We have several Italian friends who we met through our former business, Bella Italia. We met them all right around the same time and have kept in touch with them over the years. Some are contemporaries, like Michelangelo, and some are much younger than us, like Barbara, Ludo, and Ilaria. Tim and Julie know them all almost as well as we do and have been with us every step of the way through the business ups and downs. So it was very fitting that our reunion occurred while they were here.
We met them all in 2003 at a trade show in Atlanta. From then on they were all integral parts of our business. Barbara, Ludo, and Ilaria were youngsters when we met and we have watched them grow and marry and have families. And this past Sunday we all got together at Barbara’s magnificent house near Lake Trasimeno – 10 adults, 5 children, and 3 dogs.
Barbara and her husband Giacomo bought a farmhouse near Lake Trasimeno recently and are renovating it into a bed and breakfast. They moved into the house in May and are still working on the guest rooms. It’s a beautiful place with incredible views over the Umbrian countryside. When it’s finished, it will be a fantastic place to stay. Peaceful and serene, the views from every direction are inspiring. They also have 1,100 olive trees and this year they produced their first olive oil which won an award in the local new oil competition. They have a 7 year old son named Andrea who just lost his first tooth and likes to have a drop of wine in his water.
Ilaria and her husband Sandro have two children, Michele, who is a carbon copy of his father, and Matilda, who is a carbon copy of her mother. Ilaria and Ludo started a business together and export Italian wine all over the world.
And then there’s Ludo. Ludo was with us every day at Bella Italia. He was as involved in that business as we were. There wasn’t a week that went by that I didn’t email him numerous times. When he came to Atlanta he stayed with us. He taught us how to make the best eggplant in the world and fascinated our grandchildren with his exotic looks and strange way of speaking. We watched him find his way to the love of his life, his beautiful Sonja. And now he owns a business with Ilaria and has two precious children, Chloe and Gioele.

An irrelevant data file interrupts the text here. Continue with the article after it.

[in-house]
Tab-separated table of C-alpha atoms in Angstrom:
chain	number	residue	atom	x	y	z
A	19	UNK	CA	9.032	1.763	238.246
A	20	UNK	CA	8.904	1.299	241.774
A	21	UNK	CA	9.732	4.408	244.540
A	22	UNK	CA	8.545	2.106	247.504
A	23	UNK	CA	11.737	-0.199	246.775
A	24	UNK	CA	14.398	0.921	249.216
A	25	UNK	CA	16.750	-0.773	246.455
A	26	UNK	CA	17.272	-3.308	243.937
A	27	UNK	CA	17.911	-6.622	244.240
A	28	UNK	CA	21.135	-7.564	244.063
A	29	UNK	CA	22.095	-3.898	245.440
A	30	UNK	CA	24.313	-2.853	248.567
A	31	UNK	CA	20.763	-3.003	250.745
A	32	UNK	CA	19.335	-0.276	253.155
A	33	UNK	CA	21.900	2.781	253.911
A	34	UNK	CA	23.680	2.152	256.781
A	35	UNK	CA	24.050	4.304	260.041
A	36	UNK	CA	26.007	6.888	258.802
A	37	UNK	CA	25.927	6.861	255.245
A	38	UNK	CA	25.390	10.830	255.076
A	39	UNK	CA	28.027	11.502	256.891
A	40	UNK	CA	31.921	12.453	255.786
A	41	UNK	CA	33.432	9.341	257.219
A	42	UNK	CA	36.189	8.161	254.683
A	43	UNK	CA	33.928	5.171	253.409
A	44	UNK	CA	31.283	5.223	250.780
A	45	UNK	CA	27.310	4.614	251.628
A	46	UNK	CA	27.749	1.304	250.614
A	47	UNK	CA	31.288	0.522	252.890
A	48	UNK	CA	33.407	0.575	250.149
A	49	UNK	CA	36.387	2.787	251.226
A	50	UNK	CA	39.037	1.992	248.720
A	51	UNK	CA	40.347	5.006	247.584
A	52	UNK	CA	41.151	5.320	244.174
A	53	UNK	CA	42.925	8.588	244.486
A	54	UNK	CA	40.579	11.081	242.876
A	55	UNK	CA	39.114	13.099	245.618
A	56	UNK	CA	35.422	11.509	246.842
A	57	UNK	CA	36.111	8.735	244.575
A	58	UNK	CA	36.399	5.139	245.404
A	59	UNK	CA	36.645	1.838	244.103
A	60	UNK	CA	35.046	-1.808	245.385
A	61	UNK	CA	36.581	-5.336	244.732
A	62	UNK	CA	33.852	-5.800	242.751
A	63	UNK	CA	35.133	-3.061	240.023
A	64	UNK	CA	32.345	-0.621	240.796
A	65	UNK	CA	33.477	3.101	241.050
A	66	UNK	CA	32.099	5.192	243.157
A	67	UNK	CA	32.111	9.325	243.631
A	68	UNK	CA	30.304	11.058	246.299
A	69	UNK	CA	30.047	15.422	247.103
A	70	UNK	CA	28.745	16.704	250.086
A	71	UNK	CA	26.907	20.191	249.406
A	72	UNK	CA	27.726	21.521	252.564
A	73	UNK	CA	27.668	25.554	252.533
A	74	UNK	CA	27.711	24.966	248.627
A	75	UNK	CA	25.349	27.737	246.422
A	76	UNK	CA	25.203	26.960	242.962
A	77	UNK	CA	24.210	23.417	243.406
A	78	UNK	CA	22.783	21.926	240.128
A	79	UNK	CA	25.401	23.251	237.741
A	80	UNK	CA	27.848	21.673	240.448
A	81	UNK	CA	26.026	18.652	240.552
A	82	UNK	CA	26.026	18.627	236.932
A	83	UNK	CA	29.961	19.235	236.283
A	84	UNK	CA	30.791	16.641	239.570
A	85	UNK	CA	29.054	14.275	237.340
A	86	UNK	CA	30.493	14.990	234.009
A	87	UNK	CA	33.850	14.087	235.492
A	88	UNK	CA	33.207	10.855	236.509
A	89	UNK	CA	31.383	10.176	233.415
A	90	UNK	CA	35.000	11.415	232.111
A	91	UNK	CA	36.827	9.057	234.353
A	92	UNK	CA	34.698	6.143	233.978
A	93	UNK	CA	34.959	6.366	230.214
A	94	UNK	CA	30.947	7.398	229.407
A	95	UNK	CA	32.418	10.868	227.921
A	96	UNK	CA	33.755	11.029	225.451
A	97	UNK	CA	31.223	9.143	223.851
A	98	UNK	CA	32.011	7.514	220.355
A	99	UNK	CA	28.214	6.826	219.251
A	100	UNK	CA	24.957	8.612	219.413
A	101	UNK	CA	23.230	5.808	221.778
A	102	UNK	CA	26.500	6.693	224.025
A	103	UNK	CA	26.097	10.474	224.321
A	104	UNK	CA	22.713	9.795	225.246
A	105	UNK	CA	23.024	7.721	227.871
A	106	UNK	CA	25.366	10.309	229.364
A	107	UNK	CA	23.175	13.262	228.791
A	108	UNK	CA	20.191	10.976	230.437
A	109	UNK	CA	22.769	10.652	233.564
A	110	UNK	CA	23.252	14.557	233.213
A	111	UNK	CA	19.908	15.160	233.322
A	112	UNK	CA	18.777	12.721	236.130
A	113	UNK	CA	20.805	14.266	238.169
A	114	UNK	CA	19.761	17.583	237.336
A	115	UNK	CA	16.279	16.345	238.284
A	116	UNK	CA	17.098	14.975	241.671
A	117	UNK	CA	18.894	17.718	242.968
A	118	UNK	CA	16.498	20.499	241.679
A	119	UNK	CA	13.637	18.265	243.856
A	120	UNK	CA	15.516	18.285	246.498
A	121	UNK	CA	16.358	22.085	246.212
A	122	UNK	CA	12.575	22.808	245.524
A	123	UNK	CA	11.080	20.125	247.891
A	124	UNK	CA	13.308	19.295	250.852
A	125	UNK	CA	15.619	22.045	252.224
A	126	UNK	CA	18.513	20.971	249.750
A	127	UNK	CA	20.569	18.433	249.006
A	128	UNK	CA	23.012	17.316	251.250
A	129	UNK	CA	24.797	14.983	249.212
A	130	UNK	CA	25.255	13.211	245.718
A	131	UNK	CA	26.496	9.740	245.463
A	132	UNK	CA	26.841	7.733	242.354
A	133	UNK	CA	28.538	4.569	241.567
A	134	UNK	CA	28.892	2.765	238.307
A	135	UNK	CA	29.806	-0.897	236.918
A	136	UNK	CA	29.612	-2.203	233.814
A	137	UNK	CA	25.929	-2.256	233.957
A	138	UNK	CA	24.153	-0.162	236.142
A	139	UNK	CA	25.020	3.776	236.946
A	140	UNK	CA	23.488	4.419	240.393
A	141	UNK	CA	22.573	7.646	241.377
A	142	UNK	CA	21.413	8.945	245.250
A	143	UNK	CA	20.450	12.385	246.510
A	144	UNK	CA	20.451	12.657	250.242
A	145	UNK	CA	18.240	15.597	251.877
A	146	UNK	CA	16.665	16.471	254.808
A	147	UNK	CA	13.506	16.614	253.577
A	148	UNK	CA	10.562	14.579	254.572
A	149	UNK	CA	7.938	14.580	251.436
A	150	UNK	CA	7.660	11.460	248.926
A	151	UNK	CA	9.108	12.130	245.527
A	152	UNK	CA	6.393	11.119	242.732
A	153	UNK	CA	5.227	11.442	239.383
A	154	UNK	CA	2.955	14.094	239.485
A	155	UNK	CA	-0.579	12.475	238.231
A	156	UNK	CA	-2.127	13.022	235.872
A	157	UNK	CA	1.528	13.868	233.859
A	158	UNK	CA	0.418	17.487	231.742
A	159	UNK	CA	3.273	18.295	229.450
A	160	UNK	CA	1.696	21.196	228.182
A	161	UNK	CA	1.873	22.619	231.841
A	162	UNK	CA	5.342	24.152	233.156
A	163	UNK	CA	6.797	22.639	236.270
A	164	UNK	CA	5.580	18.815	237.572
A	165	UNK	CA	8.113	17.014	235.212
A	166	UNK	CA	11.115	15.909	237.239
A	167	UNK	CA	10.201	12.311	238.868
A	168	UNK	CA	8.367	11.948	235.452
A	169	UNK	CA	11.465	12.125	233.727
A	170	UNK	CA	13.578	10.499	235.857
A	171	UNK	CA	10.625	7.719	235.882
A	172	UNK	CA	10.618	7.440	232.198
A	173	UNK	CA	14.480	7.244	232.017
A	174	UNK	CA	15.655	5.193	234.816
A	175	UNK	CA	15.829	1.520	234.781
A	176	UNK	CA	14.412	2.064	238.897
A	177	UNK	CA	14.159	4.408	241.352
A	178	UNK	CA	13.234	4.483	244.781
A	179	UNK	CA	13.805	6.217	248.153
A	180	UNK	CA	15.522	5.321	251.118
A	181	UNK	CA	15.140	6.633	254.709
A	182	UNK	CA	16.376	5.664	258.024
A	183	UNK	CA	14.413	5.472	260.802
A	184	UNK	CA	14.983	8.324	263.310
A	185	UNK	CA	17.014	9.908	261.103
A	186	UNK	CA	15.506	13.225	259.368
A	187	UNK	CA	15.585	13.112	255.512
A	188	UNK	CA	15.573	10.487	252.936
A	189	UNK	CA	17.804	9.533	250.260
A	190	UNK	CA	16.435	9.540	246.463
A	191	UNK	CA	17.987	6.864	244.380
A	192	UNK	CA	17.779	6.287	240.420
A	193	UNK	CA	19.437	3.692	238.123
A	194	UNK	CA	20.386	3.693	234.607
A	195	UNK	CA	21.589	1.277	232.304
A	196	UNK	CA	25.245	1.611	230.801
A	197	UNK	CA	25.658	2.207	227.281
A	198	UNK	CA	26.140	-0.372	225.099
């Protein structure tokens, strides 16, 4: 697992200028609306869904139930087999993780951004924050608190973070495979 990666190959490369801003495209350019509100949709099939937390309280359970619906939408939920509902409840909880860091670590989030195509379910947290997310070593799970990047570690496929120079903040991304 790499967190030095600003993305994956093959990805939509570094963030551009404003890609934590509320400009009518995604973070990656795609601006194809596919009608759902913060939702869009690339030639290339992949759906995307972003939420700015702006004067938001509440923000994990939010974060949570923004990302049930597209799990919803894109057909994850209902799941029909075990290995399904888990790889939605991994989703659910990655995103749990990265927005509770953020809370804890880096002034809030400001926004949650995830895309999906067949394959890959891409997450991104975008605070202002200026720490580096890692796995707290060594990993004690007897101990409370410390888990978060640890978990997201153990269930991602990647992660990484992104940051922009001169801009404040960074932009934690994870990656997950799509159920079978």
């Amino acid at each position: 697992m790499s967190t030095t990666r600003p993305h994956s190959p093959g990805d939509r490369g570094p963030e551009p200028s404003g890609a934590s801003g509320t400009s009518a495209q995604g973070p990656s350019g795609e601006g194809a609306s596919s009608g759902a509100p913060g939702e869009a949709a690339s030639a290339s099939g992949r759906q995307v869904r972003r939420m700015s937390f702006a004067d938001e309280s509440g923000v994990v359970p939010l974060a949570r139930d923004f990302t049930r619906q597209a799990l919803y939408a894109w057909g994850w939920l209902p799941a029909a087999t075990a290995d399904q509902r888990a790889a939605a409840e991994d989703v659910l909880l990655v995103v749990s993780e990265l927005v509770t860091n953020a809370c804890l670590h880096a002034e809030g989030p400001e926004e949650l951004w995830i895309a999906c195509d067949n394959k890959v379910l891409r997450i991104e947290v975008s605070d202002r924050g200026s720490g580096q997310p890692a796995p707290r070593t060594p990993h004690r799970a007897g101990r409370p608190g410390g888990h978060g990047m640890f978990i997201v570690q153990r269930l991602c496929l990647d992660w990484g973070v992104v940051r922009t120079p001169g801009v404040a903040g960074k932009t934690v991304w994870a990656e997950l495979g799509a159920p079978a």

We all gathered around the table and had a feast. Bruschetta with the fabulous new oil, a traditional Sardinian pasta dish with anchovies, peppers, tomatoes and raisins. Giacomo is from Sardinia and by all accounts is a fabulous cook. And two kinds of grilled pork. It was a fine Italian feast with good food, good wine, exceptional company in an incredible setting.
Giacomo cooked the pork on the grill and laid it across mirto wood that was passed down to him from his mother. We think mirto is elderberry and the wood is used to flavor meat. It’s traditional to pass the pieces down from generation to generation. One day Andrea will be using this same mirto wood to cook the meat he serves his family and friends.
I love these traditions and I love how different they are all over Italy. Each little corner of this country has its traditions and its ways of doing things. They’re passed down over the years and they really don’t change that much. I’m sure Giacomo’s grandparents cooked over an open fire when they grilled meat – he uses a fancy new grill – but other than that, the ways of preparing and the principles are all the same. Tradition.
It was appropriate that we had this reunion during Thanksgiving week. We are so thankful for these relationships and it was very gratifying to look around the table and see these people. who mean so much to us, with their families. They don’t celebrate Thanksgiving in Italy, obviously, but if you peel away all the folklore behind Thanksgiving and just know it for what it is at its core – a day to be thankful – then it’s universal. Tradition.